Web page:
Multinational entities (MNEs) in the EU may soon have to file and make public their country-by-country (CbC) report under new EU rules. The public EU CbC reporting directive entered into force on December 21, 2021, which means EU member states have until June 22, 2023 to implement the directive into their domestic legislation. As a result, the rules will generally apply for financial years starting on or after June 22, 2024. However, EU member states could also choose to apply the rules earlier.

The directive was previously published in the Official Journal of the EU on December 1, 2021, shortly after the European Parliament formally adopted the directive.

Reporting requirements

Under the directive, MNEs with an entity or branch in the EU and total consolidated revenue of at least EUR 750 million in each of the last two consecutive financial years will be required to:

  • File a CbC report on tax and related information concerning the whole group in the relevant EU member states
  • Publish a CbC report on their corporate websites.

The report must also include data concerning non-EU-related operations.

The directive is relevant to non-EU headquartered companies that exceed the revenue threshold and have medium-sized or large subsidiaries in the EU or branches that meet certain net turnover criteria.

Which entities must report?

According to the EU directive, where an ultimate parent company is based in the EU, the EU parent is required to file and publish the report.

Where non-EU parented groups operate in the EU through qualifying subsidiaries or branches, each EU subsidiary or branch would generally be required to publish their CbC report (with income tax information of their ultimate parent) on their websites, unless the non-EU parent publishes the report on their website. The non-EU parent would also have to assign an EU subsidiary or branch to file the report with their national trade registry.

Certain banks established in the EU would generally be exempt from these new EU public CbC rules if they are covered by a separate bank-specific reporting directive. Non-EU parented banks operating in the EU would have to publish a CbC report if they are within the scope of the new public CbC directive.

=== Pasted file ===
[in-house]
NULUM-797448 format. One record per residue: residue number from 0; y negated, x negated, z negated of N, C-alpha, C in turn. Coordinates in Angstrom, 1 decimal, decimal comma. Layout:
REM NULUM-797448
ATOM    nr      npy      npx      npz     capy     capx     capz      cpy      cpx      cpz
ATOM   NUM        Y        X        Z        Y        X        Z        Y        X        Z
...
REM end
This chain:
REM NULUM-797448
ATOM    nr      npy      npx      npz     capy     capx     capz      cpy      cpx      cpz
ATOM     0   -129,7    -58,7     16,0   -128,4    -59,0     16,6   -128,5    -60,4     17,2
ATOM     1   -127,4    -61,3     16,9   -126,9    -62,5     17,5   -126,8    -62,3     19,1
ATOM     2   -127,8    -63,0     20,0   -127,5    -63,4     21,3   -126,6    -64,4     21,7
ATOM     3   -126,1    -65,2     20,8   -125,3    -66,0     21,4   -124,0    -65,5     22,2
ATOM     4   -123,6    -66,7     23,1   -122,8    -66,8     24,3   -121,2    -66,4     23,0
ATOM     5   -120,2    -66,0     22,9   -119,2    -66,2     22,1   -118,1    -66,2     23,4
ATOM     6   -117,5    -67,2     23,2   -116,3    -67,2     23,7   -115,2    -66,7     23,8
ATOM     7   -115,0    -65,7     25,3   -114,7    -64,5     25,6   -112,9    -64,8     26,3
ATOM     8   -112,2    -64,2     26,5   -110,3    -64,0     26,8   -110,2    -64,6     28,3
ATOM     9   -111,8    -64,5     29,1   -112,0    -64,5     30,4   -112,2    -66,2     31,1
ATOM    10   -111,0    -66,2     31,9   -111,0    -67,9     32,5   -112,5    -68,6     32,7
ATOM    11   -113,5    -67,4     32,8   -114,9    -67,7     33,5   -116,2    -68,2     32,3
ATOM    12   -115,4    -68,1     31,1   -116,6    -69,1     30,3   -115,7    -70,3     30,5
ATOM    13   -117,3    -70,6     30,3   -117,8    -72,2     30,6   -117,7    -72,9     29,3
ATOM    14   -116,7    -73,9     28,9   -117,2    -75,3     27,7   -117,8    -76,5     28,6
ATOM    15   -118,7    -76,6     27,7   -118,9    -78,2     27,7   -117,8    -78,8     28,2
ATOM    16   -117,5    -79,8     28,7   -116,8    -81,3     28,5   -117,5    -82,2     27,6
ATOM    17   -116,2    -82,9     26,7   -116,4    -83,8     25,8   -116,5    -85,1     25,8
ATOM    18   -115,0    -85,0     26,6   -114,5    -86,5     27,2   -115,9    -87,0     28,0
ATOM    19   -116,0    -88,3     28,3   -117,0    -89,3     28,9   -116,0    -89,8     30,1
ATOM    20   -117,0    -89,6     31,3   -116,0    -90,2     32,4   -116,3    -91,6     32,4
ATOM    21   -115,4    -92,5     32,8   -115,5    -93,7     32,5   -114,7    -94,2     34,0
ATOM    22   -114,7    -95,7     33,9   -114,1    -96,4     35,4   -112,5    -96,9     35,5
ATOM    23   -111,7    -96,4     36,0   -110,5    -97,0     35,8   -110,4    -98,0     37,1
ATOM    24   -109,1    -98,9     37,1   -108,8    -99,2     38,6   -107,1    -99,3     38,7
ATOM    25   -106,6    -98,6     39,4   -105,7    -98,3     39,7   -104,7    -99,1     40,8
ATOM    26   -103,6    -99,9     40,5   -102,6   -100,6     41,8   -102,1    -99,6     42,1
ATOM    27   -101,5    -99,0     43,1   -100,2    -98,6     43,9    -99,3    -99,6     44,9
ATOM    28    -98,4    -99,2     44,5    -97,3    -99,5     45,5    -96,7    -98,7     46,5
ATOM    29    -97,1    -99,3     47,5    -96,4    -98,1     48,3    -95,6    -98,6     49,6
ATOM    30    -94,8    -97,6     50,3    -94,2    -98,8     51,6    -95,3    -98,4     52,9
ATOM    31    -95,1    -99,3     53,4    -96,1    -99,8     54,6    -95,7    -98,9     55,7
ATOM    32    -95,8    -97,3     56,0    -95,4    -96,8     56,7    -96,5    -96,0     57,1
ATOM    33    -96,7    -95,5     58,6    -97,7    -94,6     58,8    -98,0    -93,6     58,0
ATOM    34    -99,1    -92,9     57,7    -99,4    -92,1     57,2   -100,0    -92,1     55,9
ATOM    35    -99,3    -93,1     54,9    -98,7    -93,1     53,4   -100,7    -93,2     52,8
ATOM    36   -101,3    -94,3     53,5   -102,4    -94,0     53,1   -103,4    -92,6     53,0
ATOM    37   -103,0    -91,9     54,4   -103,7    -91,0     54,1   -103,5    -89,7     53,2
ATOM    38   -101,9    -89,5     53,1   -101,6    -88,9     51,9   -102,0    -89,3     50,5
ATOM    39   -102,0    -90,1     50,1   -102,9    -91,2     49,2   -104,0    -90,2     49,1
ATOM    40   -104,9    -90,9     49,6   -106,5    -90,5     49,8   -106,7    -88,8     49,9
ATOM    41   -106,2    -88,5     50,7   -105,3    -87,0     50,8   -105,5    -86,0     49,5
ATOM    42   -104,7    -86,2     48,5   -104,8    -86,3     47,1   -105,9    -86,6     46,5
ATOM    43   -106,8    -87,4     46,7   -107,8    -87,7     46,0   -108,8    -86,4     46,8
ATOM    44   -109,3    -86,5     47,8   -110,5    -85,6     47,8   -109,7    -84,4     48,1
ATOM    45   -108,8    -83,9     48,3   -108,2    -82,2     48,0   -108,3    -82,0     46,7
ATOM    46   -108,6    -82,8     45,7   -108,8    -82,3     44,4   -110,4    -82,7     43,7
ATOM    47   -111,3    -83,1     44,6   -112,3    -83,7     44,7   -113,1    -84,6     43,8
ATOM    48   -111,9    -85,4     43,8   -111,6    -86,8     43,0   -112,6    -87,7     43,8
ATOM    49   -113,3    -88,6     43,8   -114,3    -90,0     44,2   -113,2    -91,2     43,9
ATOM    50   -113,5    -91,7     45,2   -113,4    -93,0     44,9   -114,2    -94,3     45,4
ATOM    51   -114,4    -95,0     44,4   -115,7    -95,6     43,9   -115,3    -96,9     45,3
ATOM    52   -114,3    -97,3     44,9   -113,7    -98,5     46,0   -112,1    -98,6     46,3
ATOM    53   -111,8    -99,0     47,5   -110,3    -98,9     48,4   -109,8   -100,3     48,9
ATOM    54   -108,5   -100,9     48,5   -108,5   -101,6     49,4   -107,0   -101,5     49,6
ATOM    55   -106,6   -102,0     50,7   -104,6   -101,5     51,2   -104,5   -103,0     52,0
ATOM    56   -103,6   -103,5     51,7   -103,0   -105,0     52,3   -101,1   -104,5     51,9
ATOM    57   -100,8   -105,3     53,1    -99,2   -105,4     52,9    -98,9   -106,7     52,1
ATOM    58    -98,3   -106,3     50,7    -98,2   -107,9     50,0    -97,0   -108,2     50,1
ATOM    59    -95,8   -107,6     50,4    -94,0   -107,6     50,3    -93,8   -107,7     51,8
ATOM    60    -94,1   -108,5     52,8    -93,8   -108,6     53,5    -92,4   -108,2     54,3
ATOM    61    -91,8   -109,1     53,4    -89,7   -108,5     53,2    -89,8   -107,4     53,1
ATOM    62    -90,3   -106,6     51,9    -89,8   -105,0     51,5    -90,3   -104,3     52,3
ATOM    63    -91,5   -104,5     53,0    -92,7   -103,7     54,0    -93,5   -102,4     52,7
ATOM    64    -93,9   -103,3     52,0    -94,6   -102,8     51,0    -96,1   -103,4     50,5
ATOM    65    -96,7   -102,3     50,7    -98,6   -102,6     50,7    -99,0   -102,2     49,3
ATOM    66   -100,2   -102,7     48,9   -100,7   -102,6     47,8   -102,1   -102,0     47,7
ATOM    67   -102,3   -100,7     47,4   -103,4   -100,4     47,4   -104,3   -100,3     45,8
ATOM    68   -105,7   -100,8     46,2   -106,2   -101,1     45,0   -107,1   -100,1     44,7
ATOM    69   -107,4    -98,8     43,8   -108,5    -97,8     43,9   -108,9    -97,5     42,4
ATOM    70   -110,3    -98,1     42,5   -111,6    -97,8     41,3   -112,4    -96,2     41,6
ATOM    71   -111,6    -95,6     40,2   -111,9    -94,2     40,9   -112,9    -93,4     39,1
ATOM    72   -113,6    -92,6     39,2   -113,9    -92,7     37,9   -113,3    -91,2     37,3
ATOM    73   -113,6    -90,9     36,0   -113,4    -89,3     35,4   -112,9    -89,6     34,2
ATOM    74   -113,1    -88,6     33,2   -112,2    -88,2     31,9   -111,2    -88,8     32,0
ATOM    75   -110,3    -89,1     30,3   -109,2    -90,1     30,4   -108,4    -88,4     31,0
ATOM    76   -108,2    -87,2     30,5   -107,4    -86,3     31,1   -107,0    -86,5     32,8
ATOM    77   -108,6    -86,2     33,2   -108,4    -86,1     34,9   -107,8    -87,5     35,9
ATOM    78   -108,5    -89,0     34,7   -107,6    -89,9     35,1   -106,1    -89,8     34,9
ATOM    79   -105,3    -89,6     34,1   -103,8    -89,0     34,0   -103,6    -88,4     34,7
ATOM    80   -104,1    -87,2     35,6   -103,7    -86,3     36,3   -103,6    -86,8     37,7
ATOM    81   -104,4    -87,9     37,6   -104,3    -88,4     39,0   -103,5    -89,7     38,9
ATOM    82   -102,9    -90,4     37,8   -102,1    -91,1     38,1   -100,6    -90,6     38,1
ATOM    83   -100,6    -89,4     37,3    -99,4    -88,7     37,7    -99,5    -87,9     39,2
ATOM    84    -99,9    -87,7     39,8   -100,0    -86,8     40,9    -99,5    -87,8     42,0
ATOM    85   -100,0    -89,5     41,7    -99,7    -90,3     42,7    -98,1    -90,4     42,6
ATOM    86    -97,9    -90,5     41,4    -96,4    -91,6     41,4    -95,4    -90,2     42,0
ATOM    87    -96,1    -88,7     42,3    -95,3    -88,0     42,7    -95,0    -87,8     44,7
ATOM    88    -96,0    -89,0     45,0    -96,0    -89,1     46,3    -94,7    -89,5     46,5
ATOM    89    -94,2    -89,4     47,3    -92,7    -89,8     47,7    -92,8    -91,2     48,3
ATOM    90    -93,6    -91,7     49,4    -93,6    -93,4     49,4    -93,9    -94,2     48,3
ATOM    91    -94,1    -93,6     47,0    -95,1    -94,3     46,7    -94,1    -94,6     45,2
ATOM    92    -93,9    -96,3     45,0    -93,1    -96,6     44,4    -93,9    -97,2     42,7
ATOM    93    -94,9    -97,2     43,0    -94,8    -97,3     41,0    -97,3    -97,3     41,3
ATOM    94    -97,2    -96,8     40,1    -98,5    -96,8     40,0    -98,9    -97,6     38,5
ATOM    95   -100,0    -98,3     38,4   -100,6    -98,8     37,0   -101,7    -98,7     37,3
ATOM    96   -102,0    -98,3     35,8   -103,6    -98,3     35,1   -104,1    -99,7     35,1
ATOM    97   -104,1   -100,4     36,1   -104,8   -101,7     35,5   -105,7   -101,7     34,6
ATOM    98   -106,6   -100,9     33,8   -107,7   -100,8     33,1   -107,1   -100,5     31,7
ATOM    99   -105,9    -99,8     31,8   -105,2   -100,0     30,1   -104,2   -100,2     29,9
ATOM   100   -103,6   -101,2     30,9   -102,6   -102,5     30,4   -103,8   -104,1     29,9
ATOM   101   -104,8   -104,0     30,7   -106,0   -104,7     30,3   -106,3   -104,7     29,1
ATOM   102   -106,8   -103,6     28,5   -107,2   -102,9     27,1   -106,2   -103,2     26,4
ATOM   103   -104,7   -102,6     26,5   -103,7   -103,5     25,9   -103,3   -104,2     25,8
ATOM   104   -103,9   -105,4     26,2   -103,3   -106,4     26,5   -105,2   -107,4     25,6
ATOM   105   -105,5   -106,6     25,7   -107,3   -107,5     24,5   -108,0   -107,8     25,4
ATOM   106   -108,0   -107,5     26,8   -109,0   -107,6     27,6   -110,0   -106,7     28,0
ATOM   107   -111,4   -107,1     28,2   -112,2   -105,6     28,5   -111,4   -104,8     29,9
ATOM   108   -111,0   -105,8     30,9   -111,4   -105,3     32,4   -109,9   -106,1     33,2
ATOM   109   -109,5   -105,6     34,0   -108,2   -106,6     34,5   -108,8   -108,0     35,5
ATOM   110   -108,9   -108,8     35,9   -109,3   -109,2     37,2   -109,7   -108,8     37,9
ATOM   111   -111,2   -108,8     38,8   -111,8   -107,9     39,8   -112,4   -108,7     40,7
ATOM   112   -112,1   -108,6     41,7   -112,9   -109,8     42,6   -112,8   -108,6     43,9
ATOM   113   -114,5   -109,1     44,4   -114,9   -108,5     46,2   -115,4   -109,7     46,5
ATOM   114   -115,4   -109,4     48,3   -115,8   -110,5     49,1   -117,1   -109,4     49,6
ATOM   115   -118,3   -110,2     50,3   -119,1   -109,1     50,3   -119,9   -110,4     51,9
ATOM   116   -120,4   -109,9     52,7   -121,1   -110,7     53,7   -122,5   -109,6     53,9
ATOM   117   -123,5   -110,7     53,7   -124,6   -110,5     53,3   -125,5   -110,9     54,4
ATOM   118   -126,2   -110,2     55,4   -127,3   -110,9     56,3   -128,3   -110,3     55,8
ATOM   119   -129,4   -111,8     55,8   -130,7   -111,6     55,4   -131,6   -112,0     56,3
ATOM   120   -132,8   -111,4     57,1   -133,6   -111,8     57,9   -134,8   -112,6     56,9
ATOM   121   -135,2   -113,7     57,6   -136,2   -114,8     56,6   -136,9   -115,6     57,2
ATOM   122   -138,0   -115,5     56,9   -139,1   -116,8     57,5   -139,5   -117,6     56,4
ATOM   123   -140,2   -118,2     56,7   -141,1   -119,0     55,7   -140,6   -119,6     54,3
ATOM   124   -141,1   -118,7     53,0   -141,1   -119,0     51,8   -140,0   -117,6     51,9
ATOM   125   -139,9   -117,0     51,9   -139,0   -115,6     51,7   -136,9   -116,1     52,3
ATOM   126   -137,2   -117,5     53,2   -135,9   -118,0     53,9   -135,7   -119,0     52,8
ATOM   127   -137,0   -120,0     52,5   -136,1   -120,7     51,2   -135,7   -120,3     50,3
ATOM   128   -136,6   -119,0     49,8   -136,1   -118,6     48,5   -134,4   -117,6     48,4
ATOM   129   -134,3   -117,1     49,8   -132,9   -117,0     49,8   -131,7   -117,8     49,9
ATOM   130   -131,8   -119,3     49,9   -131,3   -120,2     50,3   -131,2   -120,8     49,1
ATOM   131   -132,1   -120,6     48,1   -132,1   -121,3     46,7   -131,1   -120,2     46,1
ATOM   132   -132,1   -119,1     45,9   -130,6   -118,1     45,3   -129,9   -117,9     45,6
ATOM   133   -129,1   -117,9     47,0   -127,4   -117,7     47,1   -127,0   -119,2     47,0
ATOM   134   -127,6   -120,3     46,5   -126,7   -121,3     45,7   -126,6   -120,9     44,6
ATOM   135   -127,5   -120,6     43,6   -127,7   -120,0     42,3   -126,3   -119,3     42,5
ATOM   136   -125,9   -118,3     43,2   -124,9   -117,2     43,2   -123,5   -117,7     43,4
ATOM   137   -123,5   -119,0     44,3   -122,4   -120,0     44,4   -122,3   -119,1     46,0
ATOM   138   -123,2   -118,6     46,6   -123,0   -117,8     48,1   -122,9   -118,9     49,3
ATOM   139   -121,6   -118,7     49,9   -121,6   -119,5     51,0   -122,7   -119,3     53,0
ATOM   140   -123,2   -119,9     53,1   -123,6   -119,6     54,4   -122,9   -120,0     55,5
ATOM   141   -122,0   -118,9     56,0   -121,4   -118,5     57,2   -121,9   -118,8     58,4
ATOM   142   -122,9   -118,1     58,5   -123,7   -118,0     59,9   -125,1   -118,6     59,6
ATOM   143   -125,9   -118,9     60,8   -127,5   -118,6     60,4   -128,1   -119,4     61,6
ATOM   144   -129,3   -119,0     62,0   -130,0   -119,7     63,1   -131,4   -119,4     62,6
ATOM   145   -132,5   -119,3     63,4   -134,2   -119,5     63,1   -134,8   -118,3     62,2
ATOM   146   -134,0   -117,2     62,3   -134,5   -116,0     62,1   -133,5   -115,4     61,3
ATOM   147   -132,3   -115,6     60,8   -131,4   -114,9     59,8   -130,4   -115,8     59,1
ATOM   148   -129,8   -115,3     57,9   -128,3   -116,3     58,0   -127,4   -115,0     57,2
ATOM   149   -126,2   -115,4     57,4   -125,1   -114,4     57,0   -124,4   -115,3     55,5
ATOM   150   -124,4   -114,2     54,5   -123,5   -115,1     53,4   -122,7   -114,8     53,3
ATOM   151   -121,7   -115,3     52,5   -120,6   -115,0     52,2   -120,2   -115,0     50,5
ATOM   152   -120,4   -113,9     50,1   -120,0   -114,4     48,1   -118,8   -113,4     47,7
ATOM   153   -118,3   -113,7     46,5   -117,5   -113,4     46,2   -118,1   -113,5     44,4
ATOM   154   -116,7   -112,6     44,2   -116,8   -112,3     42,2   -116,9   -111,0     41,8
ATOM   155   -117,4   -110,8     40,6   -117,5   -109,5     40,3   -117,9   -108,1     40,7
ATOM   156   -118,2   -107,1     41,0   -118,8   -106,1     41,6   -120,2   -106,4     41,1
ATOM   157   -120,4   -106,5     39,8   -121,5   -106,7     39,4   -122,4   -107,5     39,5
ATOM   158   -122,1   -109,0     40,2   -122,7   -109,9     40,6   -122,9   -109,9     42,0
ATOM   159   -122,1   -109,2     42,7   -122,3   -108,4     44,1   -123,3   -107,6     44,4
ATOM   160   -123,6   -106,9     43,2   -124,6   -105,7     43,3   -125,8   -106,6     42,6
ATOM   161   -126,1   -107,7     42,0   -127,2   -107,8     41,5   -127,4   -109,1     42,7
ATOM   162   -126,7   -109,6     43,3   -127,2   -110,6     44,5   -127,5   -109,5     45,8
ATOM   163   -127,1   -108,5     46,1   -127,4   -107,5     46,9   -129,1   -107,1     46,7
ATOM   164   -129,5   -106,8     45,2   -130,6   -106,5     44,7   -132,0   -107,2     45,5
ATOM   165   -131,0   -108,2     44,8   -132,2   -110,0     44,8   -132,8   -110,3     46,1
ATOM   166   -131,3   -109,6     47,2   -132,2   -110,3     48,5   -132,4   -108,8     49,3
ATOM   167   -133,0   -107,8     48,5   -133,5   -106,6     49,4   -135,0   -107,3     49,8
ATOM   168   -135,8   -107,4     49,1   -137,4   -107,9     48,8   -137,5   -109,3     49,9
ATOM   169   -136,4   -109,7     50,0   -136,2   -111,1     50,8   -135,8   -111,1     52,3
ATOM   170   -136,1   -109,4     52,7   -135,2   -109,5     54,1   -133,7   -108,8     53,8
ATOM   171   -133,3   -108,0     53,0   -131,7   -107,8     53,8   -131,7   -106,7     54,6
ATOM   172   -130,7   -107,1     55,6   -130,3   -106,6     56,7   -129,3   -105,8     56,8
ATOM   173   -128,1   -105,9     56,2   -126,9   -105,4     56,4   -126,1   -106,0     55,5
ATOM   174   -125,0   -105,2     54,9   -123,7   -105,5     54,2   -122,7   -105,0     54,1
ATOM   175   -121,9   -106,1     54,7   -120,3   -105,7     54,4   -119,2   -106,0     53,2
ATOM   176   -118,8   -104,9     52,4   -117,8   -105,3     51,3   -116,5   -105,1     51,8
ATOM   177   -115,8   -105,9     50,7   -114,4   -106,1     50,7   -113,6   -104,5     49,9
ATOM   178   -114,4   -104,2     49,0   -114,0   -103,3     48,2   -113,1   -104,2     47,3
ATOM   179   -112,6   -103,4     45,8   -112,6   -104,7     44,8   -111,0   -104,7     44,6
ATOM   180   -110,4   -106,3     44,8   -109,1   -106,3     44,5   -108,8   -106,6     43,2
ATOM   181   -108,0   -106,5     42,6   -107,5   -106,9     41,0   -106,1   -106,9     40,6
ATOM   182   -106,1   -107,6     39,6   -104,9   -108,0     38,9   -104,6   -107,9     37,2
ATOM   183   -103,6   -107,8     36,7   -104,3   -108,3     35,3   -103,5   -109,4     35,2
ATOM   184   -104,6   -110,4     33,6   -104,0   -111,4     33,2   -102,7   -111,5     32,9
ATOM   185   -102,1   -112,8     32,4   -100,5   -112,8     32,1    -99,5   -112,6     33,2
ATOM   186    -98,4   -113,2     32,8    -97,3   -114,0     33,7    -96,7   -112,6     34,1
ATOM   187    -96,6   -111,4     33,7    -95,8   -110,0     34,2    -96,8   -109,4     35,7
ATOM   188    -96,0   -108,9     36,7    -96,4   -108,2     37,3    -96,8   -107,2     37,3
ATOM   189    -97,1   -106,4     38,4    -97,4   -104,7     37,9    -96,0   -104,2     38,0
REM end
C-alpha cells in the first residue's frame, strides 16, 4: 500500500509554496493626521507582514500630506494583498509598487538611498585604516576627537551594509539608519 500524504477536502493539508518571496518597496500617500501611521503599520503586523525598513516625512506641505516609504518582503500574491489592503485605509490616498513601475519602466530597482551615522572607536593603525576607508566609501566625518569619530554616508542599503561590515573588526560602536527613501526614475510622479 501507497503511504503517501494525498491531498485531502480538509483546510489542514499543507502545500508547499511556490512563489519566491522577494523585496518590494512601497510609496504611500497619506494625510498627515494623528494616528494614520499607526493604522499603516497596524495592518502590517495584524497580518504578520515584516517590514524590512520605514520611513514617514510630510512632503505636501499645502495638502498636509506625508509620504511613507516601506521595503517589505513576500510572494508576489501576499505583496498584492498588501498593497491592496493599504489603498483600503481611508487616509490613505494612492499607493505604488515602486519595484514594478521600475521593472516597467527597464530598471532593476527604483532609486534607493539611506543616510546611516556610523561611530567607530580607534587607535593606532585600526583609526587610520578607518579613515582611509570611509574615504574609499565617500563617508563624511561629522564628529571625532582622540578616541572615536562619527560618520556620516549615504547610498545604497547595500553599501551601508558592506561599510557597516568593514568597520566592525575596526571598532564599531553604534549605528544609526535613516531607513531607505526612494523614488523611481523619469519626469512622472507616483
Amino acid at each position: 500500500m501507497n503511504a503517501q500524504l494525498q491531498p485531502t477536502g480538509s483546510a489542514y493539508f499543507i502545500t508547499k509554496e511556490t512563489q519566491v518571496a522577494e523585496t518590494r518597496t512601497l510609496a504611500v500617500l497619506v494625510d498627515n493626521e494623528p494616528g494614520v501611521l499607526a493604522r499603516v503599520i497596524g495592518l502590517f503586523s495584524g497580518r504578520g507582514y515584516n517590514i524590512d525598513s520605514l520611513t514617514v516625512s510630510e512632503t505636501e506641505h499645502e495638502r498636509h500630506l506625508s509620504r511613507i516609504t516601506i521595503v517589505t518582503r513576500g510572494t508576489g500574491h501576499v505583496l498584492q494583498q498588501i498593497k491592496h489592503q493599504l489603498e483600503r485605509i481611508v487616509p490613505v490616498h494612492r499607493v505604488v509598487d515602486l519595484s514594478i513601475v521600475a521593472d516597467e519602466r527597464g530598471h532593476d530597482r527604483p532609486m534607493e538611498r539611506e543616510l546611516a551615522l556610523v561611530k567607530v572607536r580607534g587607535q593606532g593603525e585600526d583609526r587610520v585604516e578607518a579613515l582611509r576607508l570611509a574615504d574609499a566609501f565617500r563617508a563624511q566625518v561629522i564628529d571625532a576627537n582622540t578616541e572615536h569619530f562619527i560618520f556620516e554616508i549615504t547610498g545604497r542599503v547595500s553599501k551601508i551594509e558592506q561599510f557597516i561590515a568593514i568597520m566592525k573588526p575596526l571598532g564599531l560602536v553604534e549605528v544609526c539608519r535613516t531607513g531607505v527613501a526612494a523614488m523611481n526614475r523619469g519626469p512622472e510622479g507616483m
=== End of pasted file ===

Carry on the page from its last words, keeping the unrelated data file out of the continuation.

What to report?

Under these rules, qualifying MNEs must provide information related to their whole group within the following key areas:

  • A brief description of activities
  • Number of full-time employees
  • Net turnover (including related-party turnover)
  • Profit or loss before income tax
  • Income tax accrued
  • Income tax paid
  • The amount of accumulated earnings.

Qualifying MNEs must provide this information separately for each EU member state, as well as each country on the EU list of non-cooperative jurisdictions, or on the "grey list" for two consecutive years. These MNEs must also provide aggregated information concerning all other jurisdictions.

MNEs would be required to produce and publish these reports annually within 12 months after the balance sheet date for the relevant financial year of the group.

Other considerations

As MNEs prepare for these new rules, they should consider:

  • Whether their group and EU subsidiaries or branches are in scope
  • How to compare the information requirements based on the public EU CbC and non-public EU CbC (OECD CbC) and any other CbC reporting standards specific to various countries
  • How to determine if current tax reporting systems can be aligned to produce information that complies with all CbC reporting requirements and identify when gaps need to be filled.


For more information, contact your KPMG adviser.

Information is current to December 20, 2021. The information contained in this publication is of a general nature and is not intended to address the circumstances of any particular individual or entity. Although we endeavour to provide accurate and timely information, there can be no guarantee that such information is accurate as of the date it is received or that it will continue to be accurate in the future. No one should act upon such information without appropriate professional advice after a thorough examination of the particular situation. For more information, contact KPMG's National Tax Centre at 416.777.8500